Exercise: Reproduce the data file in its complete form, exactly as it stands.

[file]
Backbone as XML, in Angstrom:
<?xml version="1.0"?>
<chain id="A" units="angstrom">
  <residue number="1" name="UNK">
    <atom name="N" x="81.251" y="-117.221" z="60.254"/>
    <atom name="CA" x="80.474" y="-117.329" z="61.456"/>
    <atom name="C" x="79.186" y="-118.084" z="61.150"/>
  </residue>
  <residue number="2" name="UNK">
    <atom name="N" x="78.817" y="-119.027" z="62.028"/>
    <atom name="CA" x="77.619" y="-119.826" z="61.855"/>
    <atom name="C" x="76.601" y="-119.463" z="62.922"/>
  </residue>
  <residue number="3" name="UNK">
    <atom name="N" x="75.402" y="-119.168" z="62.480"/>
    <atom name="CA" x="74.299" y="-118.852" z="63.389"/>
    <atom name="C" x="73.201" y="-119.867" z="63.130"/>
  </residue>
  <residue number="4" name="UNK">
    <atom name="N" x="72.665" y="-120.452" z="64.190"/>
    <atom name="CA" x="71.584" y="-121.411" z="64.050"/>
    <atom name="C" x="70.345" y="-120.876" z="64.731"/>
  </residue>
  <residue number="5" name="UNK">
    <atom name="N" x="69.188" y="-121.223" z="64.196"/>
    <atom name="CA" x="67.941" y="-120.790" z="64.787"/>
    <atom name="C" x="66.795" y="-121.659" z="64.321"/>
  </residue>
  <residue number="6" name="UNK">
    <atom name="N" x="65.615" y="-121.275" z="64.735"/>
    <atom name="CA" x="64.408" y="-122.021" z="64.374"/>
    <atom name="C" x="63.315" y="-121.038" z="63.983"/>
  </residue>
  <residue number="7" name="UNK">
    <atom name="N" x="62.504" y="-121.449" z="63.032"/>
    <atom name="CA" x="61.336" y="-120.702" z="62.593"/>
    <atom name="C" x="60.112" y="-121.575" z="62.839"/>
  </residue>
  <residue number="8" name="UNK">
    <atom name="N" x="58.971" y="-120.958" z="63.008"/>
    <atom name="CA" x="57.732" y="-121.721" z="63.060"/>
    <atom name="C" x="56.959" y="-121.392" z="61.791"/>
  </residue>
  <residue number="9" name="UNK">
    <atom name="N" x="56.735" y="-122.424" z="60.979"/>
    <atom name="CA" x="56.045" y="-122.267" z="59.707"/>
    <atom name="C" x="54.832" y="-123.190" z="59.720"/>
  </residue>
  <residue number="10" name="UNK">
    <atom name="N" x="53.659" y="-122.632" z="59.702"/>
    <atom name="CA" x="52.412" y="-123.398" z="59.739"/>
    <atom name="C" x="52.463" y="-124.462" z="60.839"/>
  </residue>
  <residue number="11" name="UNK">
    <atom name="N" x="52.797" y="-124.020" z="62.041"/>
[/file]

Backbone as XML, in Angstrom:
<?xml version="1.0"?>
<chain id="A" units="angstrom">
  <residue number="1" name="UNK">
    <atom name="N" x="81.251" y="-117.221" z="60.254"/>
    <atom name="CA" x="80.474" y="-117.329" z="61.456"/>
    <atom name="C" x="79.186" y="-118.084" z="61.150"/>
  </residue>
  <residue number="2" name="UNK">
    <atom name="N" x="78.817" y="-119.027" z="62.028"/>
    <atom name="CA" x="77.619" y="-119.826" z="61.855"/>
    <atom name="C" x="76.601" y="-119.463" z="62.922"/>
  </residue>
  <residue number="3" name="UNK">
    <atom name="N" x="75.402" y="-119.168" z="62.480"/>
    <atom name="CA" x="74.299" y="-118.852" z="63.389"/>
    <atom name="C" x="73.201" y="-119.867" z="63.130"/>
  </residue>
  <residue number="4" name="UNK">
    <atom name="N" x="72.665" y="-120.452" z="64.190"/>
    <atom name="CA" x="71.584" y="-121.411" z="64.050"/>
    <atom name="C" x="70.345" y="-120.876" z="64.731"/>
  </residue>
  <residue number="5" name="UNK">
    <atom name="N" x="69.188" y="-121.223" z="64.196"/>
    <atom name="CA" x="67.941" y="-120.790" z="64.787"/>
    <atom name="C" x="66.795" y="-121.659" z="64.321"/>
  </residue>
  <residue number="6" name="UNK">
    <atom name="N" x="65.615" y="-121.275" z="64.735"/>
    <atom name="CA" x="64.408" y="-122.021" z="64.374"/>
    <atom name="C" x="63.315" y="-121.038" z="63.983"/>
  </residue>
  <residue number="7" name="UNK">
    <atom name="N" x="62.504" y="-121.449" z="63.032"/>
    <atom name="CA" x="61.336" y="-120.702" z="62.593"/>
    <atom name="C" x="60.112" y="-121.575" z="62.839"/>
  </residue>
  <residue number="8" name="UNK">
    <atom name="N" x="58.971" y="-120.958" z="63.008"/>
    <atom name="CA" x="57.732" y="-121.721" z="63.060"/>
    <atom name="C" x="56.959" y="-121.392" z="61.791"/>
  </residue>
  <residue number="9" name="UNK">
    <atom name="N" x="56.735" y="-122.424" z="60.979"/>
    <atom name="CA" x="56.045" y="-122.267" z="59.707"/>
    <atom name="C" x="54.832" y="-123.190" z="59.720"/>
  </residue>
  <residue number="10" name="UNK">
    <atom name="N" x="53.659" y="-122.632" z="59.702"/>
    <atom name="CA" x="52.412" y="-123.398" z="59.739"/>
    <atom name="C" x="52.463" y="-124.462" z="60.839"/>
  </residue>
  <residue number="11" name="UNK">
    <atom name="N" x="52.797" y="-124.020" z="62.041"/>